WASHINGTON, May 22, 2017 ⏤ British authorities have identified the suicide bomber who killed 19 people, including an eight-year-old girl, at an Arianna Grande concert last night as a British-born, 22 year-old-man.
The bomber did not get into the concert; he stood outside the exits and waited for the show to end and the people to leave.
Now that they know who conducted the bombing, authorities will work backward to determine how the killer was able to complete this horrific act, partly in hopes of punishing others involved in its planning and execution, but more in hopes of stopping future attacks.
As the media concentrate on the bombing details and emerging worldwide threats, Dan Coats of the National Intelligence Agency confirmed that the attack last night was not just a problem for Europe. Coats, recently returned from London where he spent time with intelligence colleagues discussing security threats to the UK and US, told a congressional committee:
“It once again reminds us. This threat is real. It is not going away and needs significant attention to do everything we can do to protect our people.”
While we are concerned about the details of this bombing, we may forget that these attacks affect neighborhoods and communities, and they are enmeshed in a history. We forget that these attacks happen not because of the Muslims who live among us, but because we have allowed radical Islamists to take over neighborhoods. We have let them impose laws detrimental to women, gays and “infidels.” We have ignored or accommodated their flagrant contempt for our laws and society, both in Europe and in America.
In Hamtramck, Michigan, the population, once primarily Polish-American, is now predominately Muslim. So is the government. To be clear, the growth of the Muslim population in westerns cities is not a problem. The problem is that our postmodern sensibilities have made us unwilling to stand up to the extremists in that population. When we invite the new culture in, we are unwilling to stand up for our own when extremists want to push our culture out.
“Thaer Hoshan, 40, fled Syria in 2012 with his pregnant wife Dalal, 37, and their five children, Shouk, 13, Shahed, 12, Rania, 10, Fadi, nine, and four-year-old Abdul-Hadi.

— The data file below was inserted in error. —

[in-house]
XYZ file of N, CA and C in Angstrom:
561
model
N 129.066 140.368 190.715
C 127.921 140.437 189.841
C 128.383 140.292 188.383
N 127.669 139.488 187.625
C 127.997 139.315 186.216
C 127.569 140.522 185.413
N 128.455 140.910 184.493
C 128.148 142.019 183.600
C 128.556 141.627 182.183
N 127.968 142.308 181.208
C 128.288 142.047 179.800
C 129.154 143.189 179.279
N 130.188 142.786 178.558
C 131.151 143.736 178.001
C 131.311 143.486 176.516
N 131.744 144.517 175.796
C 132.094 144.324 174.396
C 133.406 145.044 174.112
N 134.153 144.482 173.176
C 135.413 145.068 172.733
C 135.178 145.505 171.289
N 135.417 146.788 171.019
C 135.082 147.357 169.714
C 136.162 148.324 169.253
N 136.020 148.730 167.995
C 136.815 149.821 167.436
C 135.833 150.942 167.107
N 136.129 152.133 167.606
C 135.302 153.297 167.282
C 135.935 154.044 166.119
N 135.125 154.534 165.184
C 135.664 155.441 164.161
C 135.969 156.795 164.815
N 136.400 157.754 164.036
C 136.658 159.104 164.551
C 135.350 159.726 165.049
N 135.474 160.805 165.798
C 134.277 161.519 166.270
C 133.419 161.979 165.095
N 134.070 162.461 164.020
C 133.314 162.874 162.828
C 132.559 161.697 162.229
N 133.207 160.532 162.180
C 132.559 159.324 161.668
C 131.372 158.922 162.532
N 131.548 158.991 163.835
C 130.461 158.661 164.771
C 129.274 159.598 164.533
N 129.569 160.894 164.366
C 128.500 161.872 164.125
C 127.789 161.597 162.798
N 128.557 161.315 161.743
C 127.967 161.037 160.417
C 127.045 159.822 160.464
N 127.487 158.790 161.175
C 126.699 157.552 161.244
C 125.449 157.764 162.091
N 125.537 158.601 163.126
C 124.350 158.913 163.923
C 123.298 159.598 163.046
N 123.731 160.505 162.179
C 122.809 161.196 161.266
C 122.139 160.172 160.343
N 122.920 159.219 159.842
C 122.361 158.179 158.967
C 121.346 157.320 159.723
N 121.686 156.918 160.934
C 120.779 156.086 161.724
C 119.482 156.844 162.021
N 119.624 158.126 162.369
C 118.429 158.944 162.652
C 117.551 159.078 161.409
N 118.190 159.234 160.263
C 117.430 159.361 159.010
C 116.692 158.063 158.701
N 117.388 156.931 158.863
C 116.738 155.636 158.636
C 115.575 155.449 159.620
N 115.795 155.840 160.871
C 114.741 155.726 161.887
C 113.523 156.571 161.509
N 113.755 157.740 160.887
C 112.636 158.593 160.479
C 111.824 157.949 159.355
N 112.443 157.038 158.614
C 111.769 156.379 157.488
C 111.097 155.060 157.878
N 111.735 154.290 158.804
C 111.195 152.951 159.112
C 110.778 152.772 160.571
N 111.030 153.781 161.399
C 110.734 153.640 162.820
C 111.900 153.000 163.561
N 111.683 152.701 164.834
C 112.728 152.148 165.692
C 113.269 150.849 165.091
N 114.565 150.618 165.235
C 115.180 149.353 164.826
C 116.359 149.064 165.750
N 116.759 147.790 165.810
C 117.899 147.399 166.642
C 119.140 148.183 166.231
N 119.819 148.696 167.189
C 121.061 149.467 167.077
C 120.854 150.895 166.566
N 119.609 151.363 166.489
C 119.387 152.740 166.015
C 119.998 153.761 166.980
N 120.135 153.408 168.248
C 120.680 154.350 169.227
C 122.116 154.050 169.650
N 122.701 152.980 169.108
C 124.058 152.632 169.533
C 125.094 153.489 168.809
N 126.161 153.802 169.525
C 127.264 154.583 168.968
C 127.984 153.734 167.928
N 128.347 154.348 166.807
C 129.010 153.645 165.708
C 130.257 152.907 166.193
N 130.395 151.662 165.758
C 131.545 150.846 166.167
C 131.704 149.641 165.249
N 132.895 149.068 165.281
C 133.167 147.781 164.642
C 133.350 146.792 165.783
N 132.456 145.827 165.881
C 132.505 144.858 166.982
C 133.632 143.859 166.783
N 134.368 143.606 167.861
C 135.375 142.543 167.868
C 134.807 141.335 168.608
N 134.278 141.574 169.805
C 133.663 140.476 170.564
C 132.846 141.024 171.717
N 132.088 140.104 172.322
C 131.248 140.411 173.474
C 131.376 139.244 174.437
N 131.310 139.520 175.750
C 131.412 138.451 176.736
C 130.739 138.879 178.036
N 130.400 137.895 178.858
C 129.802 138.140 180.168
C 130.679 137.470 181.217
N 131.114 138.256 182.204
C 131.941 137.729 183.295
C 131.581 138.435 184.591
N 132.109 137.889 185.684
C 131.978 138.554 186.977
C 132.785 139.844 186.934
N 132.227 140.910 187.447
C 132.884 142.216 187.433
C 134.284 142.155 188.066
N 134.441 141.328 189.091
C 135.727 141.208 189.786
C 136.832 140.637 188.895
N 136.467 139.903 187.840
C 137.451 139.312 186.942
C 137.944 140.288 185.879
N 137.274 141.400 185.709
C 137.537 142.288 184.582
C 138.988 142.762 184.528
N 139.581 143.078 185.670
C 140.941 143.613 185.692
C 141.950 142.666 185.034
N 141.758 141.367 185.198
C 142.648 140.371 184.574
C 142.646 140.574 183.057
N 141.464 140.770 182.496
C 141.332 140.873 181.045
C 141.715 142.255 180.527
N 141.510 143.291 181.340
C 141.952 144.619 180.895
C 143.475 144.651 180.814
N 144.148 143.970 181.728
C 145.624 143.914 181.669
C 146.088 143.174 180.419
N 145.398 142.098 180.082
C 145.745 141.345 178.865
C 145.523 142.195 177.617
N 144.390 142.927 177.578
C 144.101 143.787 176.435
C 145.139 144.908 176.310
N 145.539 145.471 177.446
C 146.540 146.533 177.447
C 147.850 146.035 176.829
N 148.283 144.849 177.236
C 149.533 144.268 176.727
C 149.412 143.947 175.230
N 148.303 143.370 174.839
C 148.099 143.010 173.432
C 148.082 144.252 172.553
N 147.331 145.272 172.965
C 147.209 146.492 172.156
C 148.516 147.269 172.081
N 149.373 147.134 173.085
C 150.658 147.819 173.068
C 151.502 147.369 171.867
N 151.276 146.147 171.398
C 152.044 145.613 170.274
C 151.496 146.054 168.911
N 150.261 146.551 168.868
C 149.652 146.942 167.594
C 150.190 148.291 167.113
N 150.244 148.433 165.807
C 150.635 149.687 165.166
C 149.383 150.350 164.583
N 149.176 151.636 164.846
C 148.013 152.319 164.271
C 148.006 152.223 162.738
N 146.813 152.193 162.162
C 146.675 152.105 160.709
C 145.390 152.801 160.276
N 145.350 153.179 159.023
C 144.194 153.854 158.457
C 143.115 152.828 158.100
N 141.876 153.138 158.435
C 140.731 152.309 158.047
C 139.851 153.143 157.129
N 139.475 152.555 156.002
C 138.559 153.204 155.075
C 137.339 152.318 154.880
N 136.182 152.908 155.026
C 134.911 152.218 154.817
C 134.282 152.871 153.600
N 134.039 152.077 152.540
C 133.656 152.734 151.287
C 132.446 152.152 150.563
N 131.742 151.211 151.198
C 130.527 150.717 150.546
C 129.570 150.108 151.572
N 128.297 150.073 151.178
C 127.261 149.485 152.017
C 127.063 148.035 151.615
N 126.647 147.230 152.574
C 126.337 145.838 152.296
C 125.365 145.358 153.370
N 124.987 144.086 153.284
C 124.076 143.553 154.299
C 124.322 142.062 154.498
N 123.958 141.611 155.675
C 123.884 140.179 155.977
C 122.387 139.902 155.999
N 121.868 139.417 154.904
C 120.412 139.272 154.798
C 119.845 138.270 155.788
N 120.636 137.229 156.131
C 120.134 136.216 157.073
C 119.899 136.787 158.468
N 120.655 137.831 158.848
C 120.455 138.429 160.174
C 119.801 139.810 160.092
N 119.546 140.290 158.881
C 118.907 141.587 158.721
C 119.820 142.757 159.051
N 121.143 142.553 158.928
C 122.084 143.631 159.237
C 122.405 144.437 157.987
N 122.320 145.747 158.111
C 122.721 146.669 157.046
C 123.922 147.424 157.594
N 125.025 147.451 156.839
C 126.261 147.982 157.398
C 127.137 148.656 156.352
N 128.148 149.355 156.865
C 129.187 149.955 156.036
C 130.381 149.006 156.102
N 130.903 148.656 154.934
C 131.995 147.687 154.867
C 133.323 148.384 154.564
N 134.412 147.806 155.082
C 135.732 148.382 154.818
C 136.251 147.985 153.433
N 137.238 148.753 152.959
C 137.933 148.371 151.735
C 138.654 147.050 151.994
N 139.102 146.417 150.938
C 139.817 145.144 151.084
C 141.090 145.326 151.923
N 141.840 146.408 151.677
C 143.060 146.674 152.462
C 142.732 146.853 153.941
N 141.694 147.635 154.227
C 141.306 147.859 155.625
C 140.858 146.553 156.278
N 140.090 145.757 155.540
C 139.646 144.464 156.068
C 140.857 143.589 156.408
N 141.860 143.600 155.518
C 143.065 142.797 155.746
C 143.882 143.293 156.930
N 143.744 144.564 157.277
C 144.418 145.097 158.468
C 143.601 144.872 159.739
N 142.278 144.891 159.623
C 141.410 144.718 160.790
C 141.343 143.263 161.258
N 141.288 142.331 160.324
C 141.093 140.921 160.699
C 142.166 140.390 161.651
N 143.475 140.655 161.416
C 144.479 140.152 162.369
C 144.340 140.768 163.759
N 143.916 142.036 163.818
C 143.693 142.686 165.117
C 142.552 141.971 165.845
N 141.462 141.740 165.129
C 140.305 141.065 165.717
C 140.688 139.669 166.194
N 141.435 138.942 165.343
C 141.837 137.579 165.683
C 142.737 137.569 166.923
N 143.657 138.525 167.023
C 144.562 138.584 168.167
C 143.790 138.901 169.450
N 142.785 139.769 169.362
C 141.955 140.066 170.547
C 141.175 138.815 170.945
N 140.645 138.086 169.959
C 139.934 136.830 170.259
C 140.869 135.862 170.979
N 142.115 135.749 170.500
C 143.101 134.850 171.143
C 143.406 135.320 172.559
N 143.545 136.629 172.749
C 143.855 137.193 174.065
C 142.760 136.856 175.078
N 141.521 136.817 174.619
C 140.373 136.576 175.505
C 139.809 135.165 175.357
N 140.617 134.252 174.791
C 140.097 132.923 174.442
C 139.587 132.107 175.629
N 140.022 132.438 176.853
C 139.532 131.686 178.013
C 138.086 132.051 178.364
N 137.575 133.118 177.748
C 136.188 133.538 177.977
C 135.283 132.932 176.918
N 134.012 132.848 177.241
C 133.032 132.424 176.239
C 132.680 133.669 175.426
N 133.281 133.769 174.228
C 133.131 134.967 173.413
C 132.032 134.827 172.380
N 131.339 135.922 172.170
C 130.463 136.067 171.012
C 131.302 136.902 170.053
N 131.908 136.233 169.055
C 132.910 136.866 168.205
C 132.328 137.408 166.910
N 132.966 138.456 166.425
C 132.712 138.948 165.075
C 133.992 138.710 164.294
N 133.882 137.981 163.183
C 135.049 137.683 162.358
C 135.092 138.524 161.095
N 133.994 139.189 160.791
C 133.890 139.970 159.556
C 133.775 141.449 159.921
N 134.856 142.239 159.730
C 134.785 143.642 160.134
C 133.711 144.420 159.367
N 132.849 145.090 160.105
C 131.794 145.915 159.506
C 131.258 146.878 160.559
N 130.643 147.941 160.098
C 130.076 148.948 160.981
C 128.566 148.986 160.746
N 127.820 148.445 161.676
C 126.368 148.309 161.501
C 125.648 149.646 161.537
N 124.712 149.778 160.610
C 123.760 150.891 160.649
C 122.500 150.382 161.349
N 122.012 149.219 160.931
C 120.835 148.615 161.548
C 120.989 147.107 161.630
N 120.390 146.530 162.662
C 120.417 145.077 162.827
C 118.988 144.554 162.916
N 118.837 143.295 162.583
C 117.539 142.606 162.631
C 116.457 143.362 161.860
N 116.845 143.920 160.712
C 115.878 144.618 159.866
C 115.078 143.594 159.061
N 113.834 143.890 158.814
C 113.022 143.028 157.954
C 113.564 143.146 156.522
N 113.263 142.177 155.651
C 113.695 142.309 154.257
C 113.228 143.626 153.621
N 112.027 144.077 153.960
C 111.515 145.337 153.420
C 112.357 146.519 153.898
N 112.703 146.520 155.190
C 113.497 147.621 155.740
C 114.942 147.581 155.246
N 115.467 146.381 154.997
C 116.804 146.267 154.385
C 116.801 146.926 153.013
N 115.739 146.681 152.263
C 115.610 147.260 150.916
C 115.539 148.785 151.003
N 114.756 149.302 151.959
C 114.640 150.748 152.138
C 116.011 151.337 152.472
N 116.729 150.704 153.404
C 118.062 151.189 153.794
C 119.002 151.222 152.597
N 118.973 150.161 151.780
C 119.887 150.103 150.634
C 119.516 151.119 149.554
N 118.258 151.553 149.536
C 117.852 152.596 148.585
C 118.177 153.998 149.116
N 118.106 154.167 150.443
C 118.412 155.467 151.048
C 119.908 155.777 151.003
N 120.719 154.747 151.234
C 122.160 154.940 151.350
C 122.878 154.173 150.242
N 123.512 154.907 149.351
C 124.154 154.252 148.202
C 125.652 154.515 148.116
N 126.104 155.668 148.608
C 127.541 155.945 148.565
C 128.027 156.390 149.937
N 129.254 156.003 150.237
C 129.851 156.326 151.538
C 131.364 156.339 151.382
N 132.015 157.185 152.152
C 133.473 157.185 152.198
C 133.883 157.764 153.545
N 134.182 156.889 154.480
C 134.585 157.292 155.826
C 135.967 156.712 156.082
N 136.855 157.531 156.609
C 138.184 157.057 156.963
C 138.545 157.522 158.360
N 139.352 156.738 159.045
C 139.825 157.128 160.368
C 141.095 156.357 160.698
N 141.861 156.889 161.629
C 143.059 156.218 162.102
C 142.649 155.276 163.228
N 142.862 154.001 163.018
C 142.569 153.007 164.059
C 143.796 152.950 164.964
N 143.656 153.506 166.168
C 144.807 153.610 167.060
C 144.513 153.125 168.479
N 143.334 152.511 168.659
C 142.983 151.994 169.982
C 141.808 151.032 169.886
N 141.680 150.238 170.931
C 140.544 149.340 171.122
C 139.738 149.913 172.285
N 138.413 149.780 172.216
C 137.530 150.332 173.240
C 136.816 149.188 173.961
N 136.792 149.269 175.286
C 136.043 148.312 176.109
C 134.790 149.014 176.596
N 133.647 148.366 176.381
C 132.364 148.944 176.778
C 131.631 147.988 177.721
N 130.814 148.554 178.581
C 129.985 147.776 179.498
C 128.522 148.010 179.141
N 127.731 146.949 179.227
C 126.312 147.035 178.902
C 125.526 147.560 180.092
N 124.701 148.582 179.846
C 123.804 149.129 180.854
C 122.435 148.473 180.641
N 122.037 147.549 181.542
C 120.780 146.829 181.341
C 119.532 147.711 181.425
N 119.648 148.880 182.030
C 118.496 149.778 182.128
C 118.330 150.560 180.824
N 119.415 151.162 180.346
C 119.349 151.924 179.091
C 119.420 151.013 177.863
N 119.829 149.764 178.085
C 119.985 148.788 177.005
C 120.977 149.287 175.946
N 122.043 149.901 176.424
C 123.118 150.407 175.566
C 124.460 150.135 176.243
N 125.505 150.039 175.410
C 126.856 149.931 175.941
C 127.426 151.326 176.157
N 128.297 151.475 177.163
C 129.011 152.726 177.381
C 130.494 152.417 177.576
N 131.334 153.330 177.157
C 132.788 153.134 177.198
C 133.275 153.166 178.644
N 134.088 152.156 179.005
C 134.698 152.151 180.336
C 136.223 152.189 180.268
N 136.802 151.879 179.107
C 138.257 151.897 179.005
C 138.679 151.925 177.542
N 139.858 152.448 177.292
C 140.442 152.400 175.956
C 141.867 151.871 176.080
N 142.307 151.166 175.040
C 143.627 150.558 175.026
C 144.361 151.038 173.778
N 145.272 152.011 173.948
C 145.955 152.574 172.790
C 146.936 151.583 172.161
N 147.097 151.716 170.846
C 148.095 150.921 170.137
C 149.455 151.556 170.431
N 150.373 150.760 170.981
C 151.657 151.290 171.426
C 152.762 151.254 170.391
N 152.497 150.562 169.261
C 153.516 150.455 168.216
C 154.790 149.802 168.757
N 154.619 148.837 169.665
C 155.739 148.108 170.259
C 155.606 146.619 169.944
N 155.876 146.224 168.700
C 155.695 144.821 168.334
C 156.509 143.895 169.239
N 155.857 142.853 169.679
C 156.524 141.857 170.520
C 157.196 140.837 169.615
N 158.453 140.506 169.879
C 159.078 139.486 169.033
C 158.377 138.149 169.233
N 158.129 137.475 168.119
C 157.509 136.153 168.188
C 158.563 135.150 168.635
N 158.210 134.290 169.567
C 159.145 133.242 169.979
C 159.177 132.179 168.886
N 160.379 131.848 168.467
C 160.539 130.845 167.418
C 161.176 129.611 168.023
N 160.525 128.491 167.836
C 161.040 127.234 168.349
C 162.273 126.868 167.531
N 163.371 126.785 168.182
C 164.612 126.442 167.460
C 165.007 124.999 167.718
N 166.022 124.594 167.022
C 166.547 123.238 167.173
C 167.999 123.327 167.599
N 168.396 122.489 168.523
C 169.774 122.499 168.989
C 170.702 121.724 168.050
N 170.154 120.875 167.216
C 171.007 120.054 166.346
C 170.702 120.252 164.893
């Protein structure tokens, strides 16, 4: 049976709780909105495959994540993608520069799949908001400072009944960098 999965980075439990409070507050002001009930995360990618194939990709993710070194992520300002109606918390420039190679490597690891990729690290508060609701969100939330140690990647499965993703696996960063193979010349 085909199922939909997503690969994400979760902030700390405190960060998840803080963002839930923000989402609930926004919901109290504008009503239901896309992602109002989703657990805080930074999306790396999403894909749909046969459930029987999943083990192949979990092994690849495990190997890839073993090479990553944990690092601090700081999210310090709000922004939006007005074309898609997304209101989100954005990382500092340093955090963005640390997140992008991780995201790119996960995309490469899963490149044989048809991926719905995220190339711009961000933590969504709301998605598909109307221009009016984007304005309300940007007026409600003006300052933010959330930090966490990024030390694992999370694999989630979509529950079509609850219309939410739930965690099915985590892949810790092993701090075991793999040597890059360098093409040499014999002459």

“Thaer said his southern hometown of Daraa was one of the first to come under siege from Assad’s forces, who would shell civilians and burst into homes to slaughter men and rape women.
“Without running water, power or access to schools, they escaped into Jordan where they say the UN put them through a 19-month vetting process before they could move to the US in August.
“Once here, they were amazed to find many of the comforts and customs they enjoyed in the Middle East, from Arabic-speaking neighbors to bustling halal restaurants and shops stocked with Islamic gifts and fashion.
“‘Coming to the US was very nerve-racking. I had never heard of Michigan, let alone Hamtramck,’ Thaer told Daily Mail Online, through an interpreter.
“‘I had no idea what to expect but once I got here I was surprised at how comfortable it felt. There is a mosque on the corner, most of the people speak our language. This place feels like home.'”
We can rejoice that Hoshan and his family found safety in America, but we should bemoan the loss of the Polish and Polish-American history of the town, and that Hoshan and his family won’t experience that history and culture with their own. The welcome mat for the Hoshan family and those like them should be put out at America’s door, but the radicalization of their children and those who come to live among us must be stopped.
James Corden, host of the CBS TV talk show Late Late Show with James Corden, calls Hazlemere, Buckinghamshire, England his home. He spoke about the town he knows, reminding us that Manchester is more than the sight of a bombing:
“It’s famous all over the world for so many wonderful things.
“Great football teams, Man City. Man United. Incredible music, Oasis and Joy Division. It was the birthplace of the leader of the suffragettes, it’s the home of the inventor of the first computer. It’s a place full of comedy and curries and character.
“But when I think of Manchester, the place that I know, I think of the spirit of the people there, and I’m telling you a more tight-knit group of people you will be hard-pressed to find. Strong, proud, caring people with community at its core and, if it was even possible, the spirit of the people of Manchester will grow even stronger this evening. My thoughts and prayers are with everyone in Manchester tonight, all of the staff at the MEN Arena, all of the security teams, all of the emergency teams, Ariana and her team and all of those families affected by tonight.”
While we are all asking who and how, we know why. In his address to the Crown Prince and dignitaries of Saudi Arabia, President Trump said:
“America is a sovereign nation and our first priority is always the safety and security of our citizens. We are not here to lecture—we are not here to tell other people how to live, what to do, who to be, or how to worship. Instead, we are here to offer partnership⏤based on shared interests and values⏤to pursue a better future for us all.”
Is anyone listening to either President Trump or James Gordon? Or will we just wait for the next attack.